Continuing accounting troubles and a steep decline in AOL subscribers overshadowed an otherwise rosy report of AOL Time Warner Inc.'s second-quarter results yesterday.
Shares of the company fell nearly 7 percent yesterday, to $15.71, after a run-up of more than 50 percent over the past 12 months. The reaction underscores the difficult task AOL Time Warner faces in rebuilding the confidence of investors disappointed by the results of AOL's acquisition of Time Warner 2 1/2 years ago.
In one setback, AOL Time Warner said the Securities and Exchange Commission had stepped up its objections to the company's accounting for about $400 million in payments from Bertelsmann AG, the German media company, over the past two years, mainly for online advertising.
AOL Time Warner said the SEC's chief accountant had concluded that the company accounted for the transactions incorrectly, increasing pressure to restate its revenue and profits from the deals.
AOL Time Warner has already lowered its previously reported revenue by $190 million over a period of 21 months beginning in late 2000, and further restatements increase its vulnerability to potentially costly lawsuits from shareholders accusing the company of accounting fraud. AOL Time Warner said it was standing by its accounting for the transactions but acknowledged that additional restatements "may be necessary."
The company also said it was "likely" that the SEC would block any registrations for new stock, including its planned initial public offering for its cable division, until the accounting matter is resolved.
The other setback involved the performance of the AOL Internet service. The company reported a sharp drop in the number of AOL subscribers in the United States, down 1.2 million over the past year and 846,000 compared with those in the second quarter a year earlier. The service had 25.3 million subscribers at the end of last month.
AOL Time Warner said it deliberately shed nearly half of the lost subscribers because they failed to pay or violated the rules. But the others left for cheaper or faster Internet connections. The decline underscored the challenge the company faces in fulfilling the company's pledges to begin growing again next year.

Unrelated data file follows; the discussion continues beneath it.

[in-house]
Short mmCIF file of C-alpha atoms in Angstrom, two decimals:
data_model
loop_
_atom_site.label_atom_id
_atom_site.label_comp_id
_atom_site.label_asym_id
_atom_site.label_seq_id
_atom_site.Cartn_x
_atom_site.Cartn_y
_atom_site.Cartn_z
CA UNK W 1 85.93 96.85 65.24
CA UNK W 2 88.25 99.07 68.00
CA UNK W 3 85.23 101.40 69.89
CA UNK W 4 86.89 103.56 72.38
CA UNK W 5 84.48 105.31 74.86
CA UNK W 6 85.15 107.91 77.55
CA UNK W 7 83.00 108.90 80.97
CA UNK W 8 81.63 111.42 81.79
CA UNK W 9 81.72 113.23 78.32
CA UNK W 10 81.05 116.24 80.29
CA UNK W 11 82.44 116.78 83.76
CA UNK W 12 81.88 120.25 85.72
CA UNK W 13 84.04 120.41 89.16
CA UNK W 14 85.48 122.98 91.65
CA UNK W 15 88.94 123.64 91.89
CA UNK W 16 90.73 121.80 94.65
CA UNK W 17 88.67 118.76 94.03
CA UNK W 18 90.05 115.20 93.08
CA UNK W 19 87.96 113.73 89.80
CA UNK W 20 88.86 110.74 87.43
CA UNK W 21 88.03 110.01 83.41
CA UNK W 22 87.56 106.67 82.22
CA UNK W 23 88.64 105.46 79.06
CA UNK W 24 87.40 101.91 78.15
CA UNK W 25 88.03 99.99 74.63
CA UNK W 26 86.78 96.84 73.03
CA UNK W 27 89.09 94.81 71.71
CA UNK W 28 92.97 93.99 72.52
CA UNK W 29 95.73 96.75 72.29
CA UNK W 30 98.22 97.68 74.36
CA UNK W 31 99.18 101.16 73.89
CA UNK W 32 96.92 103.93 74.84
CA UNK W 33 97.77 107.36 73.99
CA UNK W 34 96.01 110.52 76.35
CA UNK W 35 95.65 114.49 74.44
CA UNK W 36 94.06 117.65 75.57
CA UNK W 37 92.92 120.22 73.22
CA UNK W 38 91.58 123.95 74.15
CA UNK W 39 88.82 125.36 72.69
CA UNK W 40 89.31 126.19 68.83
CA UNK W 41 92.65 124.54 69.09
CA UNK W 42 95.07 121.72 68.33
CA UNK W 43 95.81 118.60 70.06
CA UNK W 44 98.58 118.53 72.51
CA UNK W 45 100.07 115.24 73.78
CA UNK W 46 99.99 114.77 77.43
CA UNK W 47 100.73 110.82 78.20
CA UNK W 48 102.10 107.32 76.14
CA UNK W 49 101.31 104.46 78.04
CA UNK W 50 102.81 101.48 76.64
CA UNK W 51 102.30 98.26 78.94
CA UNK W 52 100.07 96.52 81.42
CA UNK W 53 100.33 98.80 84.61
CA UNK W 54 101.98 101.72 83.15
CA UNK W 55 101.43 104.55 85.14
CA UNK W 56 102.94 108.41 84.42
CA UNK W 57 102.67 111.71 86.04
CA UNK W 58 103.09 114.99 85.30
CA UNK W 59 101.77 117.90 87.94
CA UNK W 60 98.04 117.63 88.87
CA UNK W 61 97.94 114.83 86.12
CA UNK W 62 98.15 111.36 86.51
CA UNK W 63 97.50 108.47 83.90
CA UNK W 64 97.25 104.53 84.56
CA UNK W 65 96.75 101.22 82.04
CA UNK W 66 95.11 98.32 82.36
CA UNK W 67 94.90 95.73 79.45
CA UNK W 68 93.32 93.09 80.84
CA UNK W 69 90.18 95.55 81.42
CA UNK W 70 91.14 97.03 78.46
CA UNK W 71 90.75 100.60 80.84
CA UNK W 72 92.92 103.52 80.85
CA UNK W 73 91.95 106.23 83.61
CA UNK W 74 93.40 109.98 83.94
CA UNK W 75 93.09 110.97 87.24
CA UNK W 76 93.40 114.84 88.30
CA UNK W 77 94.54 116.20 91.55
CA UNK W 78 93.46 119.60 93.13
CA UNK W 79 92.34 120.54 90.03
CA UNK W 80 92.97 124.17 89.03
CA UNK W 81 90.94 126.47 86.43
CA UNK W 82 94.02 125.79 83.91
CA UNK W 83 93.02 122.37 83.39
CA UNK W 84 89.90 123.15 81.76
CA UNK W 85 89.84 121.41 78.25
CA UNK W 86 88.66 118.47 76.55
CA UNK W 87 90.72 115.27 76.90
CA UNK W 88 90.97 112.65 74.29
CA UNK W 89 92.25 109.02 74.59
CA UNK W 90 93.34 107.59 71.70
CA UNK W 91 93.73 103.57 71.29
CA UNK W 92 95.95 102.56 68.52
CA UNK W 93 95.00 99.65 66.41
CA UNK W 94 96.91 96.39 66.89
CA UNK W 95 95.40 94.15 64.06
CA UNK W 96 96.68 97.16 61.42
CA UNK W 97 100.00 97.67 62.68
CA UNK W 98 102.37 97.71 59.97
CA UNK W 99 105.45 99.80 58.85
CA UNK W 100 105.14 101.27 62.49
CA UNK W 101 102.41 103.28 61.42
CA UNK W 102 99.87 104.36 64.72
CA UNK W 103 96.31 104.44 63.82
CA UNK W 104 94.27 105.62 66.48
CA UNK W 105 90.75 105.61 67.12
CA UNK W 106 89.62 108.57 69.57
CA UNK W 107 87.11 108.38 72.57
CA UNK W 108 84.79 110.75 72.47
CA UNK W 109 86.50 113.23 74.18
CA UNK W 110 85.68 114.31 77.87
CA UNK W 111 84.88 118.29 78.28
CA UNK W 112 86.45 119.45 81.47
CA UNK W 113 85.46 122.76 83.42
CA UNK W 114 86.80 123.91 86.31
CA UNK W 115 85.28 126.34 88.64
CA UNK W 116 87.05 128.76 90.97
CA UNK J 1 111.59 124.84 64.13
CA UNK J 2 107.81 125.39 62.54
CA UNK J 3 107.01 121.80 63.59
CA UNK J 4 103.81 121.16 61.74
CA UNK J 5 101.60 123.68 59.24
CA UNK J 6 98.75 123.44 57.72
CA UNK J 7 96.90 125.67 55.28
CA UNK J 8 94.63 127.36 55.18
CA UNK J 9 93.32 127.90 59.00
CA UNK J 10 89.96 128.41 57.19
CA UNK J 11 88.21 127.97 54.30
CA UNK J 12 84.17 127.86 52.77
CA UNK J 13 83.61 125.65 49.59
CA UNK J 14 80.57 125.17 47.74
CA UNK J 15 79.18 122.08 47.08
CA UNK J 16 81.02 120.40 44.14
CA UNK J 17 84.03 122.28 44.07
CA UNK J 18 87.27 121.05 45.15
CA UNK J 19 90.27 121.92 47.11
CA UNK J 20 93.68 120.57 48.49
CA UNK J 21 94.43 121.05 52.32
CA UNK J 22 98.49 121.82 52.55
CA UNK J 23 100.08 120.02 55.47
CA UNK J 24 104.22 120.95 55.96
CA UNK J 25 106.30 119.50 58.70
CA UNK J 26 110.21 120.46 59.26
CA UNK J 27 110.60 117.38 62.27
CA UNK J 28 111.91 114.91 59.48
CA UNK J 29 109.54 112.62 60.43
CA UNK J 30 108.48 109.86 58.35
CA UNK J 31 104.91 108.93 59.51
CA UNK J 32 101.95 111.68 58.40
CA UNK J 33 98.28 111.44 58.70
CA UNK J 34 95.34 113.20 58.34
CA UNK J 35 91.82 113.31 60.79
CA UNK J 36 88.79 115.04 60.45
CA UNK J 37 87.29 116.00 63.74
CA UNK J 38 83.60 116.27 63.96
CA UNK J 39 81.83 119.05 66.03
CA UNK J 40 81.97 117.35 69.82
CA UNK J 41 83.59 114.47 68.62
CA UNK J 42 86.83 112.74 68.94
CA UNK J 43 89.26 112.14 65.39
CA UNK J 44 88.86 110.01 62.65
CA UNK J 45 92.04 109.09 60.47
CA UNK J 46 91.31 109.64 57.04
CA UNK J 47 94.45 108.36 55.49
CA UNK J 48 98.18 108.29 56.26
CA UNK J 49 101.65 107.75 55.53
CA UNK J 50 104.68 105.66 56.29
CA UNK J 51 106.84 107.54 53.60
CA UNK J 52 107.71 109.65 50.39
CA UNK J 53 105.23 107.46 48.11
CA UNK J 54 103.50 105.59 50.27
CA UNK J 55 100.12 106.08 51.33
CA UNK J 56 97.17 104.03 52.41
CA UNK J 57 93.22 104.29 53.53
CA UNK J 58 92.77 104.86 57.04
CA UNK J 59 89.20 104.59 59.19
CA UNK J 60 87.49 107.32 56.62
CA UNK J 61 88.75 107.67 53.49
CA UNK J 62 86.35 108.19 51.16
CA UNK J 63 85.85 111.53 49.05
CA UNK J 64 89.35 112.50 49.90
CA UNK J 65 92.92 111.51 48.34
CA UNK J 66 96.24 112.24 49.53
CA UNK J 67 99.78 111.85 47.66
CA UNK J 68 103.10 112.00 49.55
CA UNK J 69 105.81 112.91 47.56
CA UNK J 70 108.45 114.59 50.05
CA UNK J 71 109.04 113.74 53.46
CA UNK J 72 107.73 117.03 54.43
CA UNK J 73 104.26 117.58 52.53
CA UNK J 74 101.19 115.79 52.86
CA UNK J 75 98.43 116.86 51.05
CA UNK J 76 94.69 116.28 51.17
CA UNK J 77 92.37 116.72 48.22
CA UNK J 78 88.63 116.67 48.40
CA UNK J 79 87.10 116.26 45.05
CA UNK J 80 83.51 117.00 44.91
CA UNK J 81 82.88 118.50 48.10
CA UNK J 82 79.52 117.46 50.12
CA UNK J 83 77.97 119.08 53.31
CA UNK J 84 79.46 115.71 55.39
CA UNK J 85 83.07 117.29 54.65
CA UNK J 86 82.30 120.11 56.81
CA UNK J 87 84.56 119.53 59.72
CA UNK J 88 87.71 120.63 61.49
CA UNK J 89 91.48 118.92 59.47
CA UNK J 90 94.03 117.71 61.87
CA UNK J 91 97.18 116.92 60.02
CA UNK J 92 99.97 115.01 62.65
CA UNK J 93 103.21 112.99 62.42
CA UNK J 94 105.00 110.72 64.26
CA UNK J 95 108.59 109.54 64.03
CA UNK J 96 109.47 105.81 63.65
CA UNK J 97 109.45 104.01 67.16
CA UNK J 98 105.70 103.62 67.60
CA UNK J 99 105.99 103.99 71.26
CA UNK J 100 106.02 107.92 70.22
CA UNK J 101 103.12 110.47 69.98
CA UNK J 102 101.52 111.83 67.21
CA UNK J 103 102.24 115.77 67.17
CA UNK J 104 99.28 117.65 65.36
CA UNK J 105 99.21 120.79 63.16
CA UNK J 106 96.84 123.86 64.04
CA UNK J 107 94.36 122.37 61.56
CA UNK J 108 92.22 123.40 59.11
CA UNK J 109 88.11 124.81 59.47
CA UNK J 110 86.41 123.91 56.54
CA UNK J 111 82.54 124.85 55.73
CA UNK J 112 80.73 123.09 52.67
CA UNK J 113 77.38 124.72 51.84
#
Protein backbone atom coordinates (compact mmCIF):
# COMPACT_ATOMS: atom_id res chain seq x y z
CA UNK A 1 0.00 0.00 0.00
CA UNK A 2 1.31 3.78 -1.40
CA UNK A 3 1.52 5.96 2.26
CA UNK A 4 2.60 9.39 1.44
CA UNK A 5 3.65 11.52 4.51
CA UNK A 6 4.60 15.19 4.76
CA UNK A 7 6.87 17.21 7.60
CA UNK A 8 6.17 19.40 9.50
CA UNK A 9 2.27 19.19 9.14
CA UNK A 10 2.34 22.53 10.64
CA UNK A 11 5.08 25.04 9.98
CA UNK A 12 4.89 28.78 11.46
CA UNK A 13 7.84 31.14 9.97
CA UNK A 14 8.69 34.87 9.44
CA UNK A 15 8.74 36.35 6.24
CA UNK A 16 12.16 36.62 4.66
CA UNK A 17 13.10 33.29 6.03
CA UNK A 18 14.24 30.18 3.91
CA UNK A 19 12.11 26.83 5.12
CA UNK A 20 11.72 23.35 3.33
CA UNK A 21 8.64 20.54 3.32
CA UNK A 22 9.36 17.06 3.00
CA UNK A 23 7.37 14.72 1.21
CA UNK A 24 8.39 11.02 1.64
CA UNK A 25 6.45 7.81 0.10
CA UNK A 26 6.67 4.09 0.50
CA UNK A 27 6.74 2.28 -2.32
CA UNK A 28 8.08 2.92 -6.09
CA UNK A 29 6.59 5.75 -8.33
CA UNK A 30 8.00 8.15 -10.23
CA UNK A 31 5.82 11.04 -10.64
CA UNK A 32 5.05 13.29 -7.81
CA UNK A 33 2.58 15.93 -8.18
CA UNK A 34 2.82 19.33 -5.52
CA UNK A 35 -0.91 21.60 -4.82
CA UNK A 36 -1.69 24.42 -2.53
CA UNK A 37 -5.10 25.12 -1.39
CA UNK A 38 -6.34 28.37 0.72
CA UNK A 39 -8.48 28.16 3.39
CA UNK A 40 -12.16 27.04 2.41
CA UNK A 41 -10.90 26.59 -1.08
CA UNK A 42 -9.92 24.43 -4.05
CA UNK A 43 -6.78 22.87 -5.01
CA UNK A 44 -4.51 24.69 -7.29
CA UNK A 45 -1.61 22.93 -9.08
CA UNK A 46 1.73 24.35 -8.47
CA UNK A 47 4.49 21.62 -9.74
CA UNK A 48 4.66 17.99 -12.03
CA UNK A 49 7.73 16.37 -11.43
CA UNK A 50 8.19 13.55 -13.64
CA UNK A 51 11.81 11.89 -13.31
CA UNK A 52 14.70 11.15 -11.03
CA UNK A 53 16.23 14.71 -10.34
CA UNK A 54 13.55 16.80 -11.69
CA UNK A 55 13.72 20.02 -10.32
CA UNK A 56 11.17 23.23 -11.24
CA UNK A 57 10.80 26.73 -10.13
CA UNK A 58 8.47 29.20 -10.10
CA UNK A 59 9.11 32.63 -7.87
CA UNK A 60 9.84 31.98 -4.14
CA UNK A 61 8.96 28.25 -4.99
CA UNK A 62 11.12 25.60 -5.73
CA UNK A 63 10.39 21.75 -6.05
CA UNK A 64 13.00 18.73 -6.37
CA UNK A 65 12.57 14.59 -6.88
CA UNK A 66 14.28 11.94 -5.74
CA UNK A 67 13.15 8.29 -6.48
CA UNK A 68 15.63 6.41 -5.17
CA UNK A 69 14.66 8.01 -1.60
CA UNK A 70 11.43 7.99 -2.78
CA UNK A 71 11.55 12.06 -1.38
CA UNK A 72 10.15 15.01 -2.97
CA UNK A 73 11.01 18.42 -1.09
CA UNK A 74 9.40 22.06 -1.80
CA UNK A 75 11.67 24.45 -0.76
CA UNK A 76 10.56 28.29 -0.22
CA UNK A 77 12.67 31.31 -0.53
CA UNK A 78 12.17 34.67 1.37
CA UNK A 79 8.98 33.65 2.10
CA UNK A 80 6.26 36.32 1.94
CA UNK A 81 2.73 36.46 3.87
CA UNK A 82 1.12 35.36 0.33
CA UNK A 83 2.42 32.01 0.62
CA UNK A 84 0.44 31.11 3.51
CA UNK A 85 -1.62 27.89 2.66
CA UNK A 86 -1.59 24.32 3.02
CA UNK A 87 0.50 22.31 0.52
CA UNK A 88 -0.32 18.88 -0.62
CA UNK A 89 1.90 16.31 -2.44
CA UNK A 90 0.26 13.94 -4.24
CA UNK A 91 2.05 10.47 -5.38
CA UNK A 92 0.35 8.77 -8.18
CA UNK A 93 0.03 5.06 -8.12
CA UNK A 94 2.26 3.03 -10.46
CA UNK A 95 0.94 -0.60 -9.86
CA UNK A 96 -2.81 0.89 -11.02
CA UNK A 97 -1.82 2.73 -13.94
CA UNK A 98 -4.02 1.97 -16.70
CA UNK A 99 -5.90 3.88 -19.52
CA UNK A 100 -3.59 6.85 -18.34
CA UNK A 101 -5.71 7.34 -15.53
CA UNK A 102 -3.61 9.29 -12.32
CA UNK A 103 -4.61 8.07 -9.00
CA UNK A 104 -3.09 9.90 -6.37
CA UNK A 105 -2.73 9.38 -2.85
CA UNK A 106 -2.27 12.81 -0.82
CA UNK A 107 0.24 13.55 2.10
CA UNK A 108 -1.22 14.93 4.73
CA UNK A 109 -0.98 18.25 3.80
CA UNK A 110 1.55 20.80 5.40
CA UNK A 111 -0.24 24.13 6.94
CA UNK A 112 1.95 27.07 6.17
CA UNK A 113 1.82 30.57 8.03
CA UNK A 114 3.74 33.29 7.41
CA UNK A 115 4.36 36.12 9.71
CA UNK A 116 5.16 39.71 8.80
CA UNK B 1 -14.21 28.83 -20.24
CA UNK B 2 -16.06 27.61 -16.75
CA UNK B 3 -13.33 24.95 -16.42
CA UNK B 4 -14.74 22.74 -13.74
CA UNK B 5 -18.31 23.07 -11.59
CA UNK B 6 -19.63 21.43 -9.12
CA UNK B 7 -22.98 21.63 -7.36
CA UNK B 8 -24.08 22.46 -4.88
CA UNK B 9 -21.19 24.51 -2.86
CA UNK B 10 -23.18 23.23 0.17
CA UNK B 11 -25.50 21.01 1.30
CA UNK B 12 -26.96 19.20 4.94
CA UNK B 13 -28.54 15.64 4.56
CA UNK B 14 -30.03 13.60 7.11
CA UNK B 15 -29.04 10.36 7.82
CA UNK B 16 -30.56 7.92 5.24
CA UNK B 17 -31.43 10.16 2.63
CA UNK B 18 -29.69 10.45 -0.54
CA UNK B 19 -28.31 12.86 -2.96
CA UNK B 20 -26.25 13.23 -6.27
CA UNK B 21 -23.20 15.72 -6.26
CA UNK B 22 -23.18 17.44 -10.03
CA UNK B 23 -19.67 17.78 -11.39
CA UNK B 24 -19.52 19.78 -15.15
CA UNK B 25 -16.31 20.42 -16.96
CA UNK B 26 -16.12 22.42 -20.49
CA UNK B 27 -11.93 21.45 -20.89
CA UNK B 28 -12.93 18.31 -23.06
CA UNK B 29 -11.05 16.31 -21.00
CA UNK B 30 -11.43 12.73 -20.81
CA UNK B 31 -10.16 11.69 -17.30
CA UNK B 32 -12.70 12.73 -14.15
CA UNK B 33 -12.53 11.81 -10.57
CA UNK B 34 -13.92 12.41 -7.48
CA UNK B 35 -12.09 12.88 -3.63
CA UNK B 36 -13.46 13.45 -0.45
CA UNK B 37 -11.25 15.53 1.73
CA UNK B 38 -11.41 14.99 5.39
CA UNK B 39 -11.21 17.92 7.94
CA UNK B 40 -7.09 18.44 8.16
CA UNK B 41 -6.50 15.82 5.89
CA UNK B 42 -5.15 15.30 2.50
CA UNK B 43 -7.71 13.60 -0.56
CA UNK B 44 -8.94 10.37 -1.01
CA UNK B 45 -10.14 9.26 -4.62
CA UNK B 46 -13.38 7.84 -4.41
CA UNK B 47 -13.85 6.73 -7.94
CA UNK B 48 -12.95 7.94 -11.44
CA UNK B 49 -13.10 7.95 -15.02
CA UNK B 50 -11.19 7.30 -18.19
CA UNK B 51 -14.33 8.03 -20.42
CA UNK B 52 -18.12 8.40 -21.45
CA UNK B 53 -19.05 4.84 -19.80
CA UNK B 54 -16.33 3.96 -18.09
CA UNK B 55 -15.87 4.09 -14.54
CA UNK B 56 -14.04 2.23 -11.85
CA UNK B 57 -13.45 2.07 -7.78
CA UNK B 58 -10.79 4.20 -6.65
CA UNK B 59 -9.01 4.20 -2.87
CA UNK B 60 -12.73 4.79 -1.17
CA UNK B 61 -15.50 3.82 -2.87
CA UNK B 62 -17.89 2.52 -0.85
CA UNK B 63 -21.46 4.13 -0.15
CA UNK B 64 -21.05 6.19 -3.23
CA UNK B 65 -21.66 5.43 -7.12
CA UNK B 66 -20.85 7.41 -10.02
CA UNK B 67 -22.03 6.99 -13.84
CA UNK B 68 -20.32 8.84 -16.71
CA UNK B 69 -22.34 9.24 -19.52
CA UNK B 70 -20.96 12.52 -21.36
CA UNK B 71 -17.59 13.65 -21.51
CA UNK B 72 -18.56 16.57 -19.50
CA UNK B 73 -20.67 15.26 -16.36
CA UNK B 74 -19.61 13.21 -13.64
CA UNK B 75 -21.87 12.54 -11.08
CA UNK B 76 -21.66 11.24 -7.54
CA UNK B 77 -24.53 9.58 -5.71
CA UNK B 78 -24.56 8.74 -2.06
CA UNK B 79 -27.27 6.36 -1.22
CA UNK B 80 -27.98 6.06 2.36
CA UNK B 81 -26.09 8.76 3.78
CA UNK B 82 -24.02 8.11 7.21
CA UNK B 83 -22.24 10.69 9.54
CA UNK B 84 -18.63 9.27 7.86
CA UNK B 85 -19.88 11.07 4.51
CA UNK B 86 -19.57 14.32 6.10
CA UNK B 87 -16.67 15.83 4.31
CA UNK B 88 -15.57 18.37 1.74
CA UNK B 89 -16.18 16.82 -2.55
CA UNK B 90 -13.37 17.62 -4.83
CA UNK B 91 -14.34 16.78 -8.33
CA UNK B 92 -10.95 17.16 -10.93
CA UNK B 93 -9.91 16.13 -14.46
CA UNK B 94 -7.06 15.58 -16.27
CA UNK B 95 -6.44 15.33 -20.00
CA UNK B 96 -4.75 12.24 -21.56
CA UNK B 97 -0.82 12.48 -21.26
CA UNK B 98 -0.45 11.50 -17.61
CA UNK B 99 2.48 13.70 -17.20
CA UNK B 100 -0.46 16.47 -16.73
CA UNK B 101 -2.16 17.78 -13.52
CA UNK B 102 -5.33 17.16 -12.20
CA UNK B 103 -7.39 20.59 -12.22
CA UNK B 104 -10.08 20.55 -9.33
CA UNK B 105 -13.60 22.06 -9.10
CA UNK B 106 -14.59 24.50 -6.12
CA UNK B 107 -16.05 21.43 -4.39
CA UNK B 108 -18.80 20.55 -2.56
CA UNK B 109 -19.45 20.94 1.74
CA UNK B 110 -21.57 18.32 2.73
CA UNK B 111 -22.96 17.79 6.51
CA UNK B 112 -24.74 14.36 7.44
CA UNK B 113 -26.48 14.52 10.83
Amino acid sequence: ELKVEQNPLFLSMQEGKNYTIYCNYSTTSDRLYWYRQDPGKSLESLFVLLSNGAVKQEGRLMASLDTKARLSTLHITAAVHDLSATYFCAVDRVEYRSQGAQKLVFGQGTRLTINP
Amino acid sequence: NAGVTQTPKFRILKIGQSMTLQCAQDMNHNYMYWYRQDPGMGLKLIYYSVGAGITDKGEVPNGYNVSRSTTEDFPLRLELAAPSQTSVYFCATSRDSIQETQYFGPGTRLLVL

In a conference call with investors, Richard D. Parsons, the company's chairman and chief executive, struck a guarded note in his forecasts of the division's future, noting that the demand was hard to predict. "We have got our fingers crossed, and we are optimistic," he said.
But he described the rest of the company's results as "very solid." Among other factors, its results reflected the success of the movie The Matrix: Reloaded and strong sales of DVDs as well as a brisk rebound in advertising at its Turner television networks, including TNT and TBS.
For the quarter, net income doubled, to $1.1 billion, or 23 cents a share, up from $396 million, or 9 cents a share, in the quarter a year earlier. The increase largely reflected one-time gains from the sale of its half-interest in the cable network Comedy Central for about $1.2 billion and a settlement of a lawsuit against Microsoft Corp. for a payment of about $750 million. AOL Time Warner had earmarked both gains to reduce debt. Revenue rose 6 percent, to $10.8 billion.
Excluding accounting charges, those gains and other one-time adjustments, operating income rose 6 percent, to $2.4 billion, or 12 cents a share. That beat analysts' estimates by 2 cents a share, according to Thomson First Call.
Speaking with investors, Parsons revised the company's forecast for the year, but only slightly. He said the company expected adjusted operating income for the full year to rise by a percentage "in the mid-single digits" from $8.7 billion last year. That is at the high end of its previous forecasts. And Parsons also reaffirmed the company's previous projection that its revenue for the year will also rise "in the mid-single digits" from $41 billion last year.
Parsons reiterated the company's goal of reversing the AOL division's decline and returning it to "double-digit" annual growth next year.
The company said it had reduced net debt to $24.2 billion, putting the company ahead of schedule for lowering it. It also said that it had reduced debt enough that it no longer viewed sale of the cable division as imperative.